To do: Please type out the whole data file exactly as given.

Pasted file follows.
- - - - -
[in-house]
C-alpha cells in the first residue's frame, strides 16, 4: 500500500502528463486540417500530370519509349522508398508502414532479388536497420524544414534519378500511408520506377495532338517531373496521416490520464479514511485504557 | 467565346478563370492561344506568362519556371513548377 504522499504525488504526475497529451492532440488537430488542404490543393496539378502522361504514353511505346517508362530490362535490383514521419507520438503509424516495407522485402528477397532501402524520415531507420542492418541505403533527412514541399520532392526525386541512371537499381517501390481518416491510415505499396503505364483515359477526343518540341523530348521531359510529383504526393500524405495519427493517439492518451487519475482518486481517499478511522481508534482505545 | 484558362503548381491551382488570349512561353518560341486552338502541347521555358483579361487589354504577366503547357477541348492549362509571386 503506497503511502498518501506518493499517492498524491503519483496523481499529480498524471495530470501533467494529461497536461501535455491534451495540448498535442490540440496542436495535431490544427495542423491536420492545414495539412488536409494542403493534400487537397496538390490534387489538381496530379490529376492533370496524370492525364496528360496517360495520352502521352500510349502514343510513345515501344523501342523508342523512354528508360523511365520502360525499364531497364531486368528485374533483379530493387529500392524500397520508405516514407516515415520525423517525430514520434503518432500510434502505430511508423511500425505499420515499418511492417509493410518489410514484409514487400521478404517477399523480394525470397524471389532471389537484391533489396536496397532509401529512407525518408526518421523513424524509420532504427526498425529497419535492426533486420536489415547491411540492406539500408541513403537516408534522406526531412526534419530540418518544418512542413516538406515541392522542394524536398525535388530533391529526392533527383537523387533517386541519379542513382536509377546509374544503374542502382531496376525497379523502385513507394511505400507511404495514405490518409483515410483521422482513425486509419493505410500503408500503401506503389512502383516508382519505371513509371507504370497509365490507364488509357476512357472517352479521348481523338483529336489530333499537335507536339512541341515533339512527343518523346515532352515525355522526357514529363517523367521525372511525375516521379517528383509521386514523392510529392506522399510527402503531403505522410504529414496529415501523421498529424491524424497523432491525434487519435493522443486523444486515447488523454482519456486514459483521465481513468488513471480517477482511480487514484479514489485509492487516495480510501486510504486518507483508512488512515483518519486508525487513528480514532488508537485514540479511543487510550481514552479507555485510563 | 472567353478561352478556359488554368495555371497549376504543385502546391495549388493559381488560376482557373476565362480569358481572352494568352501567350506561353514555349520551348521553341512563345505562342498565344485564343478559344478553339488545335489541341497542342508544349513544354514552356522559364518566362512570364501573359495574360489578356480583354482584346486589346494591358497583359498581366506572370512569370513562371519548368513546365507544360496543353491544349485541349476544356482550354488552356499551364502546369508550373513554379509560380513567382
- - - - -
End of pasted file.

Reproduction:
[in-house]
C-alpha cells in the first residue's frame, strides 16, 4: 500500500502528463486540417500530370519509349522508398508502414532479388536497420524544414534519378500511408520506377495532338517531373496521416490520464479514511485504557 | 467565346478563370492561344506568362519556371513548377 504522499504525488504526475497529451492532440488537430488542404490543393496539378502522361504514353511505346517508362530490362535490383514521419507520438503509424516495407522485402528477397532501402524520415531507420542492418541505403533527412514541399520532392526525386541512371537499381517501390481518416491510415505499396503505364483515359477526343518540341523530348521531359510529383504526393500524405495519427493517439492518451487519475482518486481517499478511522481508534482505545 | 484558362503548381491551382488570349512561353518560341486552338502541347521555358483579361487589354504577366503547357477541348492549362509571386 503506497503511502498518501506518493499517492498524491503519483496523481499529480498524471495530470501533467494529461497536461501535455491534451495540448498535442490540440496542436495535431490544427495542423491536420492545414495539412488536409494542403493534400487537397496538390490534387489538381496530379490529376492533370496524370492525364496528360496517360495520352502521352500510349502514343510513345515501344523501342523508342523512354528508360523511365520502360525499364531497364531486368528485374533483379530493387529500392524500397520508405516514407516515415520525423517525430514520434503518432500510434502505430511508423511500425505499420515499418511492417509493410518489410514484409514487400521478404517477399523480394525470397524471389532471389537484391533489396536496397532509401529512407525518408526518421523513424524509420532504427526498425529497419535492426533486420536489415547491411540492406539500408541513403537516408534522406526531412526534419530540418518544418512542413516538406515541392522542394524536398525535388530533391529526392533527383537523387533517386541519379542513382536509377546509374544503374542502382531496376525497379523502385513507394511505400507511404495514405490518409483515410483521422482513425486509419493505410500503408500503401506503389512502383516508382519505371513509371507504370497509365490507364488509357476512357472517352479521348481523338483529336489530333499537335507536339512541341515533339512527343518523346515532352515525355522526357514529363517523367521525372511525375516521379517528383509521386514523392510529392506522399510527402503531403505522410504529414496529415501523421498529424491524424497523432491525434487519435493522443486523444486515447488523454482519456486514459483521465481513468488513471480517477482511480487514484479514489485509492487516495480510501486510504486518507483508512488512515483518519486508525487513528480514532488508537485514540479511543487510550481514552479507555485510563 | 472567353478561352478556359488554368495555371497549376504543385502546391495549388493559381488560376482557373476565362480569358481572352494568352501567350506561353514555349520551348521553341512563345505562342498565344485564343478559344478553339488545335489541341497542342508544349513544354514552356522559364518566362512570364501573359495574360489578356480583354482584346486589346494591358497583359498581366506572370512569370513562371519548368513546365507544360496543353491544349485541349476544356482550354488552356499551364502546369508550373513554379509560380513567382